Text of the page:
Date of Award


Publication Type


Degree Name



Computer Science


Recommendations, Recommender System, Transformer, User Interests


Ziad Kobti


Aznam Yacoub



Creative Commons License

Creative Commons Attribution 4.0 International License
This work is licensed under a Creative Commons Attribution 4.0 International License.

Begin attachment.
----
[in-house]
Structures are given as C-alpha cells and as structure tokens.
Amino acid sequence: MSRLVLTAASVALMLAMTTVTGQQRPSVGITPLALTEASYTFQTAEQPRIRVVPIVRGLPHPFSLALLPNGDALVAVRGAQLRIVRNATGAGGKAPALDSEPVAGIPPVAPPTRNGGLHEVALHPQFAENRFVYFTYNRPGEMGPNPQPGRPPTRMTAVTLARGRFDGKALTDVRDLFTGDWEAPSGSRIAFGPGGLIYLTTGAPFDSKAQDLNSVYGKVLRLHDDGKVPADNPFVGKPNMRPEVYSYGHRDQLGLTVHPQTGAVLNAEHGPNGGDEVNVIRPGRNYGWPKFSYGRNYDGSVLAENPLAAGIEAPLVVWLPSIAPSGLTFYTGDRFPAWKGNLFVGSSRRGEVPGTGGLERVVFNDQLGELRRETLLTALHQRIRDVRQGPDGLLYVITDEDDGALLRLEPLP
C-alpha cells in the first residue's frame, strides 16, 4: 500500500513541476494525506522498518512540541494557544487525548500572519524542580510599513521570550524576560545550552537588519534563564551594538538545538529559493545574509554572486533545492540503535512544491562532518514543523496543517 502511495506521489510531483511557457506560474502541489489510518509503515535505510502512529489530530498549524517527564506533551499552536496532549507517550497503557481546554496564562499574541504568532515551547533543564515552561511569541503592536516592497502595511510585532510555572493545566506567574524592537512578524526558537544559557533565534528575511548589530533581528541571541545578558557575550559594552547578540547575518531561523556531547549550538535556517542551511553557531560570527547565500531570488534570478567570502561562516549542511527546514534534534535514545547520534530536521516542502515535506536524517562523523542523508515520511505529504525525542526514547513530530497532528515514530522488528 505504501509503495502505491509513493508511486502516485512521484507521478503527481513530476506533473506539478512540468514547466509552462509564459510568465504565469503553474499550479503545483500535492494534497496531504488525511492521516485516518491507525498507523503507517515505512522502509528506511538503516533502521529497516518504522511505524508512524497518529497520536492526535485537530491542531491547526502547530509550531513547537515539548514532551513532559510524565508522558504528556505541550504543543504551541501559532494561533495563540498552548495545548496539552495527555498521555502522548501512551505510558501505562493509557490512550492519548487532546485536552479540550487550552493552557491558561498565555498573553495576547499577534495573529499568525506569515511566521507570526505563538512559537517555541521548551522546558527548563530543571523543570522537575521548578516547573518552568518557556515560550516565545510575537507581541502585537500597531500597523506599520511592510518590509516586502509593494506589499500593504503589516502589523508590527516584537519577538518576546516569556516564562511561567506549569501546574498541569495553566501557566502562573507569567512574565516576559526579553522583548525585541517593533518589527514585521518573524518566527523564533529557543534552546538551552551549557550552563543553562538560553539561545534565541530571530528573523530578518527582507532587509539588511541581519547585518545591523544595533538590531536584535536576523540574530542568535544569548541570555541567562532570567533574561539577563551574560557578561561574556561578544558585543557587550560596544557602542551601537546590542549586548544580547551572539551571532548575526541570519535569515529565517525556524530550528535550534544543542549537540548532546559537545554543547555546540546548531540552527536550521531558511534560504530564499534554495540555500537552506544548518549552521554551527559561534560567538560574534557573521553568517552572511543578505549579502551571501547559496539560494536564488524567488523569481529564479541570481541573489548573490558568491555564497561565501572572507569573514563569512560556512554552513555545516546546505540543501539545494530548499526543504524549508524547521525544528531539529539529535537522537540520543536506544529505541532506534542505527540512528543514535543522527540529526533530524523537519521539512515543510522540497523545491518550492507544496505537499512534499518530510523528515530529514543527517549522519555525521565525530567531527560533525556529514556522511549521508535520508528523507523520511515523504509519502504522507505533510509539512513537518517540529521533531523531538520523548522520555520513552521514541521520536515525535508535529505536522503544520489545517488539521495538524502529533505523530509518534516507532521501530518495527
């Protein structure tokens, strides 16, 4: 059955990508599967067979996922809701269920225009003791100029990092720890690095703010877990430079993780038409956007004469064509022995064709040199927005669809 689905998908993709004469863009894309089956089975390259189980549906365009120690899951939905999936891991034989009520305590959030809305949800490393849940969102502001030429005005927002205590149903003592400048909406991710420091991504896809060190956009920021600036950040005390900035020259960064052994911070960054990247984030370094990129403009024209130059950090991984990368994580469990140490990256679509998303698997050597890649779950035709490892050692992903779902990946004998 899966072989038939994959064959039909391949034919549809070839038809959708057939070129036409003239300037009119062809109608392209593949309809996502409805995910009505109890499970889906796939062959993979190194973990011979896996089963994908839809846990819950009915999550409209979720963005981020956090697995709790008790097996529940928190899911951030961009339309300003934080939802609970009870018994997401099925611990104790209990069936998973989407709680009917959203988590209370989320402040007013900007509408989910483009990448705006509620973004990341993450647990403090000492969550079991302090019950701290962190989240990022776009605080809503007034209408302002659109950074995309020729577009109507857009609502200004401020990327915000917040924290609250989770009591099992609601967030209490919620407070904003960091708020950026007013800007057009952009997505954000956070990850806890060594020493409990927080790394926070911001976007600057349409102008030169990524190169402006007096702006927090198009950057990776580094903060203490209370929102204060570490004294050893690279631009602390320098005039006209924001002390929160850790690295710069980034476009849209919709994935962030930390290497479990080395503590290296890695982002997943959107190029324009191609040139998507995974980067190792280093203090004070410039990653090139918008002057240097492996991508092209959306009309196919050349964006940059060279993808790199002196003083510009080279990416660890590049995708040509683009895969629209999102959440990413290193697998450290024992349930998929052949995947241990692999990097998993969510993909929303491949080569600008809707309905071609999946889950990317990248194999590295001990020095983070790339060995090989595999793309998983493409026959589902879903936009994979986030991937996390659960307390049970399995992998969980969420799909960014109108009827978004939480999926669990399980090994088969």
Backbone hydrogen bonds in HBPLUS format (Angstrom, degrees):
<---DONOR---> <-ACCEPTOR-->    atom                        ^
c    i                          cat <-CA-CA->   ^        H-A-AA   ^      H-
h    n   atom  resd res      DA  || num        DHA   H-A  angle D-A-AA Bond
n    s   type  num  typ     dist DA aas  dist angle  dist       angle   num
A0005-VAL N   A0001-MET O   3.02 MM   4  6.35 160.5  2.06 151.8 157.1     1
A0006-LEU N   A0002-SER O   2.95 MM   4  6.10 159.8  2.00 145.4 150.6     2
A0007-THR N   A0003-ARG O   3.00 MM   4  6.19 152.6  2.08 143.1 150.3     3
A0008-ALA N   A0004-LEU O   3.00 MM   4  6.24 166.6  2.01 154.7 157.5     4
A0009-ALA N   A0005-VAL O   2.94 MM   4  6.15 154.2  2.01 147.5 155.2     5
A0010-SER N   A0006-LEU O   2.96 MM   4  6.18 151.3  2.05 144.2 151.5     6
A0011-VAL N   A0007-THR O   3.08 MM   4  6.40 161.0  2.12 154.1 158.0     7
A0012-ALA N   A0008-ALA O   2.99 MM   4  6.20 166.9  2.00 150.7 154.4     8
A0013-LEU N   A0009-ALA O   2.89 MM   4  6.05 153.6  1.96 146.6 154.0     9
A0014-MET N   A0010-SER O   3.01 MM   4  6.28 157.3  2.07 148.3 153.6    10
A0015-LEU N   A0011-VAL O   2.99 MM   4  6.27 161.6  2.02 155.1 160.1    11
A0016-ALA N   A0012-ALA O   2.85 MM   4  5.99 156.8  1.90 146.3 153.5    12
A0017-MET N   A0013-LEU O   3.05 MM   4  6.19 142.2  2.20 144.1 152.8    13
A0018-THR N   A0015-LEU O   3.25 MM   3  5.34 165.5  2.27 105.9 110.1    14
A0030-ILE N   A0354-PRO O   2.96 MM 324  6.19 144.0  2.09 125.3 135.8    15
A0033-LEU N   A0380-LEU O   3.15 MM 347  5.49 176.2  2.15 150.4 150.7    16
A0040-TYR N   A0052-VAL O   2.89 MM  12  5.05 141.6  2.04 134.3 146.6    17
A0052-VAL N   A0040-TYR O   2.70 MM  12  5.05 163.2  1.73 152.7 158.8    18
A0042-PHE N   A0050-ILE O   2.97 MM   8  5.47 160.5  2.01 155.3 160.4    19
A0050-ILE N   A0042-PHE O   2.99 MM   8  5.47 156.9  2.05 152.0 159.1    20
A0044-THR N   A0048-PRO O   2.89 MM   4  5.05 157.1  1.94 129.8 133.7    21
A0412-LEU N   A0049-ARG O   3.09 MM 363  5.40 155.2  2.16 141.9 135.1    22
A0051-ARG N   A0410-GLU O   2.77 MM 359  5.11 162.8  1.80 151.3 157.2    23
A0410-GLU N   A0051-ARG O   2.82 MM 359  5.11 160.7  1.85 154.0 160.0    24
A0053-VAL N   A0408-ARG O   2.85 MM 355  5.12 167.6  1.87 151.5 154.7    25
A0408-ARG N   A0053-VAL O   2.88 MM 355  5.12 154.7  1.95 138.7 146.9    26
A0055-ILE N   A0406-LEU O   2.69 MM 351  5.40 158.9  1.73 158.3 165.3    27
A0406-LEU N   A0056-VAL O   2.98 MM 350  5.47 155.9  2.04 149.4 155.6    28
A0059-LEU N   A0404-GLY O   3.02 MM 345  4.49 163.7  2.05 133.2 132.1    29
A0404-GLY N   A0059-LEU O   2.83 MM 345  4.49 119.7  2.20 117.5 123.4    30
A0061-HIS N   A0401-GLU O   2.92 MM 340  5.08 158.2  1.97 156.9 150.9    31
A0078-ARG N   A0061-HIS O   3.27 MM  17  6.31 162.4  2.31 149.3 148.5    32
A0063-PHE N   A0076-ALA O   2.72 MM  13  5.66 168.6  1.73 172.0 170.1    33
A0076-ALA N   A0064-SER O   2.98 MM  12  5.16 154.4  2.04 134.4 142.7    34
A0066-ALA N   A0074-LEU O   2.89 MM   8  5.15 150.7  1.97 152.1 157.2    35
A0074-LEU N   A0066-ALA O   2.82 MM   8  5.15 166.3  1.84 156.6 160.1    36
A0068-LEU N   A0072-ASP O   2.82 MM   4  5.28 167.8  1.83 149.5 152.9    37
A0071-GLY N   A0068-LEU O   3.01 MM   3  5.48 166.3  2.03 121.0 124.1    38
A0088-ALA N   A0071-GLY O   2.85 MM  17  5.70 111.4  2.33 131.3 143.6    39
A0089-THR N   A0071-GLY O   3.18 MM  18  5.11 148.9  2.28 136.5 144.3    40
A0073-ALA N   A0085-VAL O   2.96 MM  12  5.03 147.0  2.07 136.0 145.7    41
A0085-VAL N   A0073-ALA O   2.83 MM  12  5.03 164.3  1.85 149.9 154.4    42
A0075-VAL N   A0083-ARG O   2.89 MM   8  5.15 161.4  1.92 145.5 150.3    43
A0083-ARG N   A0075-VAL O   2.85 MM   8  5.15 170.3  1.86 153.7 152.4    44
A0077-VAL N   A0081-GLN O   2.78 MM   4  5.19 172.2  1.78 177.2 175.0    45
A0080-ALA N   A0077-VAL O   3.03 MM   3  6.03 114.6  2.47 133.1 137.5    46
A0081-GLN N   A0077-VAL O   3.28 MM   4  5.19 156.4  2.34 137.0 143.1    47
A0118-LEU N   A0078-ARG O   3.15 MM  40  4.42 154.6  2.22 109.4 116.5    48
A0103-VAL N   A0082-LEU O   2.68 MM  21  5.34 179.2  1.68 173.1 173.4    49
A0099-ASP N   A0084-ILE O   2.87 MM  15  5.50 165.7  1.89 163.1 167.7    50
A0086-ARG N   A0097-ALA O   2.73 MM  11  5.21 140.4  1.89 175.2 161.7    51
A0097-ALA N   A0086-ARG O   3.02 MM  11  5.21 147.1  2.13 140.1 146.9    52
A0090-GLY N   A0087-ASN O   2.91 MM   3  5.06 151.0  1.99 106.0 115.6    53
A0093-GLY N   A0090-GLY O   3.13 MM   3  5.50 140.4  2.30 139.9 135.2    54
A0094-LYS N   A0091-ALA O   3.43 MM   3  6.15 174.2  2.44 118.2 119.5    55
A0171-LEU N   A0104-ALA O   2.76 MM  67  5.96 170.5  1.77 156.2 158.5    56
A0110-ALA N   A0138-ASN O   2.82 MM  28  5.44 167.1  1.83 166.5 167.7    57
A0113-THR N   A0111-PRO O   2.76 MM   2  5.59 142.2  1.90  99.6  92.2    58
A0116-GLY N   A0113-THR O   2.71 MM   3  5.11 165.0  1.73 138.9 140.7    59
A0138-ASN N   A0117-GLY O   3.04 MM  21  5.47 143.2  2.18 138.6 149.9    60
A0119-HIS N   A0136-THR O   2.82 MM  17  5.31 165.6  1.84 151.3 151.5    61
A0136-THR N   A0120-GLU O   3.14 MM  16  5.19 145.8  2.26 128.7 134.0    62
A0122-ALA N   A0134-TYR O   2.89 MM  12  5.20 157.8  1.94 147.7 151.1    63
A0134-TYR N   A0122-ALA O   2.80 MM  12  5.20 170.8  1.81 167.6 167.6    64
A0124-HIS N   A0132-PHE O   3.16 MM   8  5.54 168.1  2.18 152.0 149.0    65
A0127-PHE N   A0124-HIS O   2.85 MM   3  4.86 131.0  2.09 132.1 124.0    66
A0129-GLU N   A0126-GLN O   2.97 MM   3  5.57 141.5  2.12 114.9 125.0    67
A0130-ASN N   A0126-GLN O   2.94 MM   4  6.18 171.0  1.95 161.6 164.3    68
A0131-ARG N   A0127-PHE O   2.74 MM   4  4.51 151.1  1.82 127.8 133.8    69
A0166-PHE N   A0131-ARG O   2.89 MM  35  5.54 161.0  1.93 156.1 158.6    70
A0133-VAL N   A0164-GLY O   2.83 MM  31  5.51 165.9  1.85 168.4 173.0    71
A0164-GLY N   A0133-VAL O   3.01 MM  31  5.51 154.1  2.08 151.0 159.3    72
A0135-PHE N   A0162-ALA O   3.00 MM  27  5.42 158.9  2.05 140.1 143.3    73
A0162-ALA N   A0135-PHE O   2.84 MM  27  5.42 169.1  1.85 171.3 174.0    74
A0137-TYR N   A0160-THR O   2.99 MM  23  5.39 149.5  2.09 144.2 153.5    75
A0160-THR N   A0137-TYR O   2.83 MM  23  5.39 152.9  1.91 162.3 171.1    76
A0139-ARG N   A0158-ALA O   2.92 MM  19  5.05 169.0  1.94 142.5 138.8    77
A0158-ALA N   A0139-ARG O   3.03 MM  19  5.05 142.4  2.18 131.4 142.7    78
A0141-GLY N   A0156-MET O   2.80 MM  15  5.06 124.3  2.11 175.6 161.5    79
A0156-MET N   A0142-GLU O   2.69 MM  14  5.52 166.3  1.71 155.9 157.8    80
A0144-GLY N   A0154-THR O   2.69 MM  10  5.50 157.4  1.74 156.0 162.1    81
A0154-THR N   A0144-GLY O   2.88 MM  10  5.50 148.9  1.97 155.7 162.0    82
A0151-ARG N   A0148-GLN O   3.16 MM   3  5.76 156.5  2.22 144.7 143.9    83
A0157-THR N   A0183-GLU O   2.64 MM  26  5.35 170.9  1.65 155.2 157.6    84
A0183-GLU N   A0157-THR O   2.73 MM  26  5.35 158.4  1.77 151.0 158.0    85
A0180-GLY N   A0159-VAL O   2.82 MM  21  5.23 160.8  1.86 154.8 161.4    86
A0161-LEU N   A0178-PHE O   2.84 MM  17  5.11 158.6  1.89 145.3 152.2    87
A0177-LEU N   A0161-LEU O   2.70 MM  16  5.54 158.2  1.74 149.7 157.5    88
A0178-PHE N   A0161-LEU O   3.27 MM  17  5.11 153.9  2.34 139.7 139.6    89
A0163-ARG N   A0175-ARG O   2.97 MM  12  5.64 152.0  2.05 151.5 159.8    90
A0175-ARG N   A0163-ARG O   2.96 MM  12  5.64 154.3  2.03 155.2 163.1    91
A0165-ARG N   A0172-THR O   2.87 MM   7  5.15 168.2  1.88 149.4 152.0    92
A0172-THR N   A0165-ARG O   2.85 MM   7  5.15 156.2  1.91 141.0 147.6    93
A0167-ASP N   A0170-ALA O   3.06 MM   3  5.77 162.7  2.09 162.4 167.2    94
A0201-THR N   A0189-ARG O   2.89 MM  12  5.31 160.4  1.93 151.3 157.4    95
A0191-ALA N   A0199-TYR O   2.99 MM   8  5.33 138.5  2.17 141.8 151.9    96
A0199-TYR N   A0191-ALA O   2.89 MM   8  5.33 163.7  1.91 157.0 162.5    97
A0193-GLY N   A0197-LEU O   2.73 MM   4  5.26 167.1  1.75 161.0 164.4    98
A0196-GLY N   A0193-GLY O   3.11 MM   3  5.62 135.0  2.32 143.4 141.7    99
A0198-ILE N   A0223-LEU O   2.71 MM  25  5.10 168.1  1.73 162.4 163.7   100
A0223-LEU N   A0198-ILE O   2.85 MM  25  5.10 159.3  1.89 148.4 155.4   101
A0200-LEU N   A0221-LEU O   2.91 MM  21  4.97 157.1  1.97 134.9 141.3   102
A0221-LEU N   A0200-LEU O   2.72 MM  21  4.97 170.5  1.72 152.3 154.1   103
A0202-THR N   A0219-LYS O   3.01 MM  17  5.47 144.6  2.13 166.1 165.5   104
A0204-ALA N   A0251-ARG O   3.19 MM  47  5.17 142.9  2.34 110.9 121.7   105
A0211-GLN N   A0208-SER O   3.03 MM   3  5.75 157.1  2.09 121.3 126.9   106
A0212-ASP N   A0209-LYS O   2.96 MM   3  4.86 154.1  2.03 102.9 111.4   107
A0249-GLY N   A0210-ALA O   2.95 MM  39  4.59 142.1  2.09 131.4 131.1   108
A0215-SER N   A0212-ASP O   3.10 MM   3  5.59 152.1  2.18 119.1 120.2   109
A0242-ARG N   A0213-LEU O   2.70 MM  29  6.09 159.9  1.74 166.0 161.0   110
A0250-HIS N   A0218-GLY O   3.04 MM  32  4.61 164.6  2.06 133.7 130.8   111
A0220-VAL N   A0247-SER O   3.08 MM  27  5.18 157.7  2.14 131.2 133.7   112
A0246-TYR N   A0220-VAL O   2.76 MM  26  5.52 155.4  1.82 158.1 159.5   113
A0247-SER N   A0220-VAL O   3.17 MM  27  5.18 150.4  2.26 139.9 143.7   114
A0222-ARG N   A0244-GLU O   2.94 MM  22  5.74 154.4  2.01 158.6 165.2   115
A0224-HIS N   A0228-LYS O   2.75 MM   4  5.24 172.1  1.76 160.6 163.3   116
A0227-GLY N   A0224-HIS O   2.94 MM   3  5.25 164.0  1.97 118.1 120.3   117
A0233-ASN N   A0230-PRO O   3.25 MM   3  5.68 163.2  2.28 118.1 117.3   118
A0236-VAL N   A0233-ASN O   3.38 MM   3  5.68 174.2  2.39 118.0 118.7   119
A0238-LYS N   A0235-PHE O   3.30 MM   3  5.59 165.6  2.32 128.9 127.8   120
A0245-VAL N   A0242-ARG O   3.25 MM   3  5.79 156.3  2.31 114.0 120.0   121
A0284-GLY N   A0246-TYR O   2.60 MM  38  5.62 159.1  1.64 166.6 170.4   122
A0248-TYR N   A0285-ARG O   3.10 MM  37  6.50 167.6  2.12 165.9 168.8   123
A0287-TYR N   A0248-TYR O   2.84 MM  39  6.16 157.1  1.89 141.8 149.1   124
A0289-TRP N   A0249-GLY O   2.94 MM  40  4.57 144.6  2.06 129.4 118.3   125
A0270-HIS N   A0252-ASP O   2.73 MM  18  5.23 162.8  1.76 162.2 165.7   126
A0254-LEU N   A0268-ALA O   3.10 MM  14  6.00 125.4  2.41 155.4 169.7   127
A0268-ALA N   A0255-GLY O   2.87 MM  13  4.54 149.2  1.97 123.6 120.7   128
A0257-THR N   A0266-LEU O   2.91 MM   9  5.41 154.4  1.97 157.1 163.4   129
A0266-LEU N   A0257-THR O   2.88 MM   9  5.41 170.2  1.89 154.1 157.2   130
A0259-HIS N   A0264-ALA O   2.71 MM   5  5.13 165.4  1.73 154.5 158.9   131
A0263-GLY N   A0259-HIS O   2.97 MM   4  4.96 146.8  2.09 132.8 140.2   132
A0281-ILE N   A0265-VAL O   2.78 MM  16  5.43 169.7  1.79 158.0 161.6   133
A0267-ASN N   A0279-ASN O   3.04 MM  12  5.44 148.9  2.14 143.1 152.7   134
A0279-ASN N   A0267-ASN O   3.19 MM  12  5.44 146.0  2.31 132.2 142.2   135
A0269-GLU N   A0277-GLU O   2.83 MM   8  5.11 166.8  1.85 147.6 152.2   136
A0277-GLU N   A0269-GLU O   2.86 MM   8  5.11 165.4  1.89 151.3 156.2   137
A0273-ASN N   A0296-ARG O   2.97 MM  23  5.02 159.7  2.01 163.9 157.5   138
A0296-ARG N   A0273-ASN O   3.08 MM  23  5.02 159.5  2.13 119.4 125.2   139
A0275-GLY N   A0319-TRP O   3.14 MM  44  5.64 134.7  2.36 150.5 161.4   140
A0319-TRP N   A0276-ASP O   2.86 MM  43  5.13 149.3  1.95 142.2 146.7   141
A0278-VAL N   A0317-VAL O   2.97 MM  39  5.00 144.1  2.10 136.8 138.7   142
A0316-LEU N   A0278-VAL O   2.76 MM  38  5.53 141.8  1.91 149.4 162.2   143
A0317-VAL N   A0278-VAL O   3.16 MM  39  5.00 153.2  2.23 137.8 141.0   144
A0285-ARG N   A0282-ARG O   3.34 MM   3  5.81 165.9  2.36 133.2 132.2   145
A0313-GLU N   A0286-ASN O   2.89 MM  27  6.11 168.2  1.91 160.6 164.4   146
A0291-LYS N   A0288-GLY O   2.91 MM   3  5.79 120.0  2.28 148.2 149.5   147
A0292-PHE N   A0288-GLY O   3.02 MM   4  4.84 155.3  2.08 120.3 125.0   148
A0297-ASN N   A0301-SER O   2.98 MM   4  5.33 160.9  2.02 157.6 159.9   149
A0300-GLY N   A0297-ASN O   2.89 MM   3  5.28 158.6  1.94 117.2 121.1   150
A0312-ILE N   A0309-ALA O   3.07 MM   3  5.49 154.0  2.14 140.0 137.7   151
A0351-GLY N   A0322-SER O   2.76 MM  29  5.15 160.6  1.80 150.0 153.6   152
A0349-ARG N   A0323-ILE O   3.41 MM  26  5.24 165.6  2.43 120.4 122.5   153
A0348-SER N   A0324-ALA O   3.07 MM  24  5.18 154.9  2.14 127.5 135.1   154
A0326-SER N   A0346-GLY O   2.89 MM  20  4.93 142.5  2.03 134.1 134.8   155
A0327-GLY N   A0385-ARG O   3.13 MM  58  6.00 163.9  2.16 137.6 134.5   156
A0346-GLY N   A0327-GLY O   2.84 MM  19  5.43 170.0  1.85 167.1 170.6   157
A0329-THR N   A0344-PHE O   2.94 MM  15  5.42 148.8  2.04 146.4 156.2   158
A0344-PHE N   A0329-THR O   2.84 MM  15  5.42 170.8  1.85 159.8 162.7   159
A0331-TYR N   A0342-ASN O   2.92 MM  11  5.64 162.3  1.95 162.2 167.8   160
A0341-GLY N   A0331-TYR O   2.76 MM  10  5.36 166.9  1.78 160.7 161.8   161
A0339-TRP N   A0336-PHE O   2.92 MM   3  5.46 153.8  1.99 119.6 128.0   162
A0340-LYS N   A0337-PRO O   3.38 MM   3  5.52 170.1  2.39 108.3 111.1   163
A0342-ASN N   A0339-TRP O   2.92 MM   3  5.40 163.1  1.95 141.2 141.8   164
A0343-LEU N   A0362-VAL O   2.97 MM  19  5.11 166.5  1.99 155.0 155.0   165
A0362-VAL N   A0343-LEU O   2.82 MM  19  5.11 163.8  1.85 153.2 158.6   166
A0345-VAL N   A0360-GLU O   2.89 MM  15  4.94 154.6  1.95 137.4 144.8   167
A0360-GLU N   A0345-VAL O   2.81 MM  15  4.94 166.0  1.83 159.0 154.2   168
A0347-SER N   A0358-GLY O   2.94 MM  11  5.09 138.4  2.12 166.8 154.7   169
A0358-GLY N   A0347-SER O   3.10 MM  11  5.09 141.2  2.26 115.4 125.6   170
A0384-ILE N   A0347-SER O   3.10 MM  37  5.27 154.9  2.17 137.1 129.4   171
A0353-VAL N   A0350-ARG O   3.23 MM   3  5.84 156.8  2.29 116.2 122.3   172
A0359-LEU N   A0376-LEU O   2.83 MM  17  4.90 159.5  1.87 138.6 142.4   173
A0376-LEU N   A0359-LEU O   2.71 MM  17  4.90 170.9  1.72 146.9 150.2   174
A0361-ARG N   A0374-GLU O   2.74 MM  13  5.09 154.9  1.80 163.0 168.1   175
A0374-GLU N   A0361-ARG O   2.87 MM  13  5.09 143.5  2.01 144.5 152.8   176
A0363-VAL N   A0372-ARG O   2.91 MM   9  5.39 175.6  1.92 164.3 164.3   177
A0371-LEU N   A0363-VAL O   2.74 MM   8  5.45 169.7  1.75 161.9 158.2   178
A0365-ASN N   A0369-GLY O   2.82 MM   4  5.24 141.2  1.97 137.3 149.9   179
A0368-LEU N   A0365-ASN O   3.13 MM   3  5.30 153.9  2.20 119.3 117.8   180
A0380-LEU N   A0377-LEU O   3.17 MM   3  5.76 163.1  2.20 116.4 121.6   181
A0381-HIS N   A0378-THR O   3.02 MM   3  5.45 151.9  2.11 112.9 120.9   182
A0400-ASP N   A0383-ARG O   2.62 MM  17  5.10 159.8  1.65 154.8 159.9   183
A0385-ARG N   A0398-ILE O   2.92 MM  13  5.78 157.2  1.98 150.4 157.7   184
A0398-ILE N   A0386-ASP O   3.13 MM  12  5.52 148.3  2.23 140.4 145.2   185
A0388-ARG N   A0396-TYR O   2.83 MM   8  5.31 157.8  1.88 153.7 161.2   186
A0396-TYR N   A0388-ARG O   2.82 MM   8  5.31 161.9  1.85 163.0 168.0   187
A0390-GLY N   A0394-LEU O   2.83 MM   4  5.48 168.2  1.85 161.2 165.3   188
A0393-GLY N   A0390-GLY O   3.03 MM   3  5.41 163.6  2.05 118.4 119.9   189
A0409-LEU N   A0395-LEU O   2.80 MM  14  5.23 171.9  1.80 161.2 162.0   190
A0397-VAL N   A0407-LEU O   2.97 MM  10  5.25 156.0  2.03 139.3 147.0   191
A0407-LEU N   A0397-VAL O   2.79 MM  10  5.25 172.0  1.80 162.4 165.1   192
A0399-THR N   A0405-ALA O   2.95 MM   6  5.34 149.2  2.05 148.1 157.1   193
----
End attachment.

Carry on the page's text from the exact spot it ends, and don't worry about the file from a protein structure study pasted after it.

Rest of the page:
In e-commerce, a sequential recommender system is often used to predict the item that the user is likely to select next. This prediction can be used to create a recommender system to assist the user in making selections. However, when the user’s interests evolve over time, it becomes challenging to make such personalized recommendations. A more accurate recommender system thus needs to effectively interpret and adapt to a user’s changing interests by considering user’s long-term and short-term interests. Many attention-based methods focus on a user’s last clicked item to learn short-term interests. However, this approach may not consistently represent the user’s actual preferences, leading to irrelevant recommendations. Recent advancements in attention mechanisms have given rise to state-of-the-art models for addressing this task, focusing on temporal signals. In comparison, some models used a self-attention mechanism, considering the time interval between a user’s current and target interactions. These approaches aim to capture evolving short-term interests, utilizing a unidirectional method to learn user’s behavior. Transformers4Rec stands out by considering item recency to gain a better understanding of user’s short- term interests, proving to be highly effective among existing models. This model employs bidirectional attention to comprehend user’s complex behavior. Despite its advantages, Transformers4Rec does not distinguish between user’s short-term and long-term interests, emphasizing only short-term interests. Considering user’s both interests is equally essential to provide more personalized recommendations. Therefore, we introduced a model named XLNet4Rec, which captures user’s short- term interests by considering item recency and observing the complete user behavior sequence to capture long-term interests. Integrating both interests contributes to a final prediction, enabling a deeper understanding of user complex behavior and providing more personalized recommendations. Experimental evaluations on Movielens and REES46 datasets show that our model outperforms baseline models, demonstrating notable advancements in sequential based recommendation by providing accurate and personalized recommendations.